Being busy

“We all have to do too much.”

Someone said this to me the other day on the phone, sweetly, sympathetically. I laughed, but later I thought “do we?”

Sometimes, I think we really do. The mechanics of keeping our lives running — lives that mostly make us happy, even — occasionally call for a kind of activity that isn’t sustainable in order to get through a particular phase. And unfortunately, many people in many parts of the world — including close to home — must literally work every available minute just to survive. No personal choice will alleviate that kind of suffering.

But I’d guess that for most of us reading this blog, “too much” is not about survival. We might call it a choice, or we might feel it as an inescapable set of obligations, but we all know what it feels like to be too busy: dropping balls because you’ve lost count, exhaustion and burnout, despair.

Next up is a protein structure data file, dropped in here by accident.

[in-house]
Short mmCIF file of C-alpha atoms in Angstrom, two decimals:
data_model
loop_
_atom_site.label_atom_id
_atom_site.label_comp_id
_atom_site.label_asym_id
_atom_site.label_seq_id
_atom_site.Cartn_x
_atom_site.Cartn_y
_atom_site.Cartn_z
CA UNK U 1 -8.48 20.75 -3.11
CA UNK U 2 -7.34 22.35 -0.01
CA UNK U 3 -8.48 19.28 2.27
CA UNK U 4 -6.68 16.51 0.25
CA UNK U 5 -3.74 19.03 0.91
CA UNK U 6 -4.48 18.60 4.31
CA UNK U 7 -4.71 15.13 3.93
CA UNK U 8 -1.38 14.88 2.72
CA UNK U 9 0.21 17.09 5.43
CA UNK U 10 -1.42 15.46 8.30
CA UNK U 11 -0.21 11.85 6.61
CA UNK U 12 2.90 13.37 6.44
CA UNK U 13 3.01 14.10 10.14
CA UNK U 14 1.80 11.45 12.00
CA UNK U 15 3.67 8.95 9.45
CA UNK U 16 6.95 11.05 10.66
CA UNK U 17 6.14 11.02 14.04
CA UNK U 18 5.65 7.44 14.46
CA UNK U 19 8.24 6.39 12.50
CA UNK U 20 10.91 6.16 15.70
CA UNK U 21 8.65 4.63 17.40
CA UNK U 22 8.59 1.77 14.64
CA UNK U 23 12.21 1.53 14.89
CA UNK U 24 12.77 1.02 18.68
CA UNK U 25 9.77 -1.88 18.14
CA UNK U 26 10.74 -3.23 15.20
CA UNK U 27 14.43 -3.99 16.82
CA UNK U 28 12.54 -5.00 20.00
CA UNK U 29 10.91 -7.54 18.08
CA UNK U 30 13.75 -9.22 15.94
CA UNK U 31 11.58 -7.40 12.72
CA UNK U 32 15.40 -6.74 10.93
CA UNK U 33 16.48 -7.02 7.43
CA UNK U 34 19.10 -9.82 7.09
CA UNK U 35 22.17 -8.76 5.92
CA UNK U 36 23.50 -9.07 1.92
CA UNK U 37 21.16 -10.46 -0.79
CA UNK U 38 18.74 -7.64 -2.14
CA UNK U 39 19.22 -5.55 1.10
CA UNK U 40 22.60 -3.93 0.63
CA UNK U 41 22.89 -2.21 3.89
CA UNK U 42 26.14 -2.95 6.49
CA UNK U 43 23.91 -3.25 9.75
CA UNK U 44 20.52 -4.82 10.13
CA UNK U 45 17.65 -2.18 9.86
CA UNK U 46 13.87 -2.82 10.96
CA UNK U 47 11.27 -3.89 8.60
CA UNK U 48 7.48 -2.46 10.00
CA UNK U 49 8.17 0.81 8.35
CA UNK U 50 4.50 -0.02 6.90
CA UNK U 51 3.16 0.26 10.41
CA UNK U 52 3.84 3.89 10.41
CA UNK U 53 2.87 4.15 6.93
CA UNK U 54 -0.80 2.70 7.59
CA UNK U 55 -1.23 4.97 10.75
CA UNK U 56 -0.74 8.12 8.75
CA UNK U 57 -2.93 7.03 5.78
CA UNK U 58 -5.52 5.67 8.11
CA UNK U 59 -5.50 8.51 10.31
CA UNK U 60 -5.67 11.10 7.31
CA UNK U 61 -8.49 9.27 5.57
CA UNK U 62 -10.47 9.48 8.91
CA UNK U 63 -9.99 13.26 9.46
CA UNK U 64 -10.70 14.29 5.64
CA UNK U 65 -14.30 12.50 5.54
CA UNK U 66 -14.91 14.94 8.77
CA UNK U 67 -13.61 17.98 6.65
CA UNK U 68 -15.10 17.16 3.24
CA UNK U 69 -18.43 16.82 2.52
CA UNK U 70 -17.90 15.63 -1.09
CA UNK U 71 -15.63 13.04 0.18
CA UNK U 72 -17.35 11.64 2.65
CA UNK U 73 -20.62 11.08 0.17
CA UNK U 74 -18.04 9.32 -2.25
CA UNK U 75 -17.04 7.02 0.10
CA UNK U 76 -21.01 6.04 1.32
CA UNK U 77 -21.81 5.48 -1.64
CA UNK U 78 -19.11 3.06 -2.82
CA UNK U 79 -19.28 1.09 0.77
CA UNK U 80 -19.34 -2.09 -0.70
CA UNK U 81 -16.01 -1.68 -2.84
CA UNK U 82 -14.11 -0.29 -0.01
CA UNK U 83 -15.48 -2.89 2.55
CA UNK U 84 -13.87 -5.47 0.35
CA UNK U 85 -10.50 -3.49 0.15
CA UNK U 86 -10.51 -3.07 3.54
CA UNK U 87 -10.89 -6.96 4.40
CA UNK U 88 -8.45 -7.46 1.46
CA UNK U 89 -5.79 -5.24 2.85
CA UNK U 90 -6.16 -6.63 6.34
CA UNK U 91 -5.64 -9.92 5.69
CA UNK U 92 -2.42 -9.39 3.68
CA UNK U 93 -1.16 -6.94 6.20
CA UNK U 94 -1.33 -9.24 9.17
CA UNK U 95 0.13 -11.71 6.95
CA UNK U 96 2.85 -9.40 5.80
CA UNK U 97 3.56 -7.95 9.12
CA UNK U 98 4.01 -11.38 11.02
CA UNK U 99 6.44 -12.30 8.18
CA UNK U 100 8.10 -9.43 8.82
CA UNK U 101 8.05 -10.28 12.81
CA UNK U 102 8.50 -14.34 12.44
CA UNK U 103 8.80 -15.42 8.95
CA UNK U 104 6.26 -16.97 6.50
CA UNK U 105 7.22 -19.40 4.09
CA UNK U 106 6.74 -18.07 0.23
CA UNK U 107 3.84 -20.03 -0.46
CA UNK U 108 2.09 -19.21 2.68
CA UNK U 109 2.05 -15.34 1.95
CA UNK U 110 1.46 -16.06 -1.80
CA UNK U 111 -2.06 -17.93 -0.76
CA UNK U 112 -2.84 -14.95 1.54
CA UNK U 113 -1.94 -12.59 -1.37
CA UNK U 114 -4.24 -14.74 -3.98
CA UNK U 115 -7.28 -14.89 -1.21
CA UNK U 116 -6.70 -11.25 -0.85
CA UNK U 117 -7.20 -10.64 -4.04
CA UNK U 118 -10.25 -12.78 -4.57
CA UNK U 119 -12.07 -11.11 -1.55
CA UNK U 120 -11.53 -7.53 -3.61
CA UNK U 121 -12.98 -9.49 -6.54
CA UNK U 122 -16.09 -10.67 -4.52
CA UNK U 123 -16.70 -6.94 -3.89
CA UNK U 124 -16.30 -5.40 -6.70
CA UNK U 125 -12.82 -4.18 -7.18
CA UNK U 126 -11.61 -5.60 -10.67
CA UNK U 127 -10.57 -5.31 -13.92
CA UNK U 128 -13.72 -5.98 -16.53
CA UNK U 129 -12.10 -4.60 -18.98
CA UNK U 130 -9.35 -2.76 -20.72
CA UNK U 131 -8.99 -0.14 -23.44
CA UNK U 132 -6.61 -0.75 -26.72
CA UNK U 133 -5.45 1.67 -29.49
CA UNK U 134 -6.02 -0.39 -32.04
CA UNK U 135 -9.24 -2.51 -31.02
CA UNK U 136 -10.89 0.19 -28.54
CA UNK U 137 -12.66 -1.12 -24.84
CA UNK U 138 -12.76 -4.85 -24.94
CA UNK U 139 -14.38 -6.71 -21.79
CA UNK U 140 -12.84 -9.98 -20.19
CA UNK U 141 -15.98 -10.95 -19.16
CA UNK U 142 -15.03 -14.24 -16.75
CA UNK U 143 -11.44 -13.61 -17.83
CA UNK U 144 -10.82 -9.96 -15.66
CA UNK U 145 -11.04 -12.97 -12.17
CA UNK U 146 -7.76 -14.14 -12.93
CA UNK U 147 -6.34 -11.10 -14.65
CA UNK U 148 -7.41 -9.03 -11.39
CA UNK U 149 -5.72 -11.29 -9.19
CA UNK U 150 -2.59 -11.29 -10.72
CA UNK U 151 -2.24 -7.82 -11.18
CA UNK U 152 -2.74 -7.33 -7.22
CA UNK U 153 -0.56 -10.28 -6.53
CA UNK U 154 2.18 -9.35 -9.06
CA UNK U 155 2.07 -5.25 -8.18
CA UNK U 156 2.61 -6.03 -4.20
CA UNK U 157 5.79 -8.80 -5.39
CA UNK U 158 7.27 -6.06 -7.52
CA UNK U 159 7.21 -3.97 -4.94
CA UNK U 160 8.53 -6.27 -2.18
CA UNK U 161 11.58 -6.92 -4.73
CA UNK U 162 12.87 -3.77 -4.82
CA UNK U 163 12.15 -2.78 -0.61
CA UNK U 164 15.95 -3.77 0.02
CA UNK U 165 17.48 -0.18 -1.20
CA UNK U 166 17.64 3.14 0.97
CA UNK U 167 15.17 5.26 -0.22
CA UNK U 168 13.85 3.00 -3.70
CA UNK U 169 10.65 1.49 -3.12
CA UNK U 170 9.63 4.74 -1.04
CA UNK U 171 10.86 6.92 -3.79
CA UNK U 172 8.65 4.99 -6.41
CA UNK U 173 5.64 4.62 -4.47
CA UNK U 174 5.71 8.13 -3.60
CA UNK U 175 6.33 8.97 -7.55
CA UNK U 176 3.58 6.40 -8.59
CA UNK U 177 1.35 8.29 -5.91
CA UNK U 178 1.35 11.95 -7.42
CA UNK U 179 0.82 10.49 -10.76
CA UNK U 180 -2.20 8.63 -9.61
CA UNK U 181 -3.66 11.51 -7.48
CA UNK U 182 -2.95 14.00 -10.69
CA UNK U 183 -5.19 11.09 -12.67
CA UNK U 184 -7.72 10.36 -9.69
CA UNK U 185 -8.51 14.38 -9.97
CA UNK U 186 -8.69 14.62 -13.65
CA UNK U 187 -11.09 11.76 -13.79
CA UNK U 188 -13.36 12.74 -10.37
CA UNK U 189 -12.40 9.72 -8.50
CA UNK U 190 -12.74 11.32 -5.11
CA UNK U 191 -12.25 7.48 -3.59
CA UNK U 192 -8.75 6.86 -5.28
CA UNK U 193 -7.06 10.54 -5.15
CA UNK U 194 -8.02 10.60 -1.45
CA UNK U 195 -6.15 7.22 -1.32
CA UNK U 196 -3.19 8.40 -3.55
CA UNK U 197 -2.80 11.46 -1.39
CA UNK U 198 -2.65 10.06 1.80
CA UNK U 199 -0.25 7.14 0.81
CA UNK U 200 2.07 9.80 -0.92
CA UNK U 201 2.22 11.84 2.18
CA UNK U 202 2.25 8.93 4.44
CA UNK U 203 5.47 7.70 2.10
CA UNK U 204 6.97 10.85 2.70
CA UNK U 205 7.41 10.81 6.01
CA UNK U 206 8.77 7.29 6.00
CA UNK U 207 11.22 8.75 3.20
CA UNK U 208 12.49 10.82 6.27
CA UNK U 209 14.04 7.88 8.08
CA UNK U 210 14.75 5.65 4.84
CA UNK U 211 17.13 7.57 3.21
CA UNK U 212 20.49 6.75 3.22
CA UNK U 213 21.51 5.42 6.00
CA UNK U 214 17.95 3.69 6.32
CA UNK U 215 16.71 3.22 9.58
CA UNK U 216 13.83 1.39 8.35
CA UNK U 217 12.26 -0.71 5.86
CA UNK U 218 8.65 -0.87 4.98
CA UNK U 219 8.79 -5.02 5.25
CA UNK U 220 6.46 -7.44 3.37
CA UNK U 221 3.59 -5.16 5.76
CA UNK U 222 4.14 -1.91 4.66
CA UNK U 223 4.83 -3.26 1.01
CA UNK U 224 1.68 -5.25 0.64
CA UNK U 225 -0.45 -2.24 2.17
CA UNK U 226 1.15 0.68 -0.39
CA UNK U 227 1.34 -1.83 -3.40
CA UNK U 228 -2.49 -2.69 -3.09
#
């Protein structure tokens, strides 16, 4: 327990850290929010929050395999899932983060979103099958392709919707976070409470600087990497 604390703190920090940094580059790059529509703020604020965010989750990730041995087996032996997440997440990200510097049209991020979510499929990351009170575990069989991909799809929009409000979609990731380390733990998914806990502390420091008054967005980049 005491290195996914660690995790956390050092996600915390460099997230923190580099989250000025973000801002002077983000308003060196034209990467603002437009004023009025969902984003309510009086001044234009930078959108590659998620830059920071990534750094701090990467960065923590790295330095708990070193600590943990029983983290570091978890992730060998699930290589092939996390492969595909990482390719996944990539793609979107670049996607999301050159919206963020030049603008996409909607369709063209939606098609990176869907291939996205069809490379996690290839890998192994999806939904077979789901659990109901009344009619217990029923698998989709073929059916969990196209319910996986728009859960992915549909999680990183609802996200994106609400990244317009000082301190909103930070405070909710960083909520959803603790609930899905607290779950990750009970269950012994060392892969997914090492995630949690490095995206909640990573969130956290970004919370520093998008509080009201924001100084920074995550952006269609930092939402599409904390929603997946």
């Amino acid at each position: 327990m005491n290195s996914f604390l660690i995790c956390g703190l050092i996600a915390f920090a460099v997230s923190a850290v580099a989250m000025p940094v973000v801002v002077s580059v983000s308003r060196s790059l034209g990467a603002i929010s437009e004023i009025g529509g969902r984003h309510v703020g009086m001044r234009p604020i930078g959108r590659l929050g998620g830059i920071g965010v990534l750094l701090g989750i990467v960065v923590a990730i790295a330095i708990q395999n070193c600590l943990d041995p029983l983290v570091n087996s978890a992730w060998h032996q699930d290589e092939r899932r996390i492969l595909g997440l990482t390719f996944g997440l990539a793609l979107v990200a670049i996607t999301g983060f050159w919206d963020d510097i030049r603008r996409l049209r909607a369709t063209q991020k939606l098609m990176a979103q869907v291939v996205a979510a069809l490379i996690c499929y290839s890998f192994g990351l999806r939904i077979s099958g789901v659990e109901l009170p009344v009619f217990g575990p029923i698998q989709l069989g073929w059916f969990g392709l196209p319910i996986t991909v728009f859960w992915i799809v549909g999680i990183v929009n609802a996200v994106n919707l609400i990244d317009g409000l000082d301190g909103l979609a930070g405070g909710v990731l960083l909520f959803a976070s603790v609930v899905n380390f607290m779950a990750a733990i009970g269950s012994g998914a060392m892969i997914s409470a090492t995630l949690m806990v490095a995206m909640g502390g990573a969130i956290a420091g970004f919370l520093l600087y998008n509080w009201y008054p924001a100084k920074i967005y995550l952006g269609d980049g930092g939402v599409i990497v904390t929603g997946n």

Here’s the really hard part of this cycle: sometimes it takes a greater exercise of will to say “I will not do that” or “I won’t shoulder that responsibility” than it would to accept it. “Too much” is like gravity: you have to summon even more energy to escape the very things that are pulling you down. And of course, energy is the one thing you don’t have when you’re too busy.

So start small: make a list of things you have to do, and then find one thing on it to cross off. If it feels too bad to just say “I’m not going to do that,” maybe you can ask someone else to do it for you. If, next to your worry about what might happen now that you’ve put that down, you feel even a tiny bit of relief or opening or joy, that’s your signpost that you’re something right: holding on to your own will and truth.

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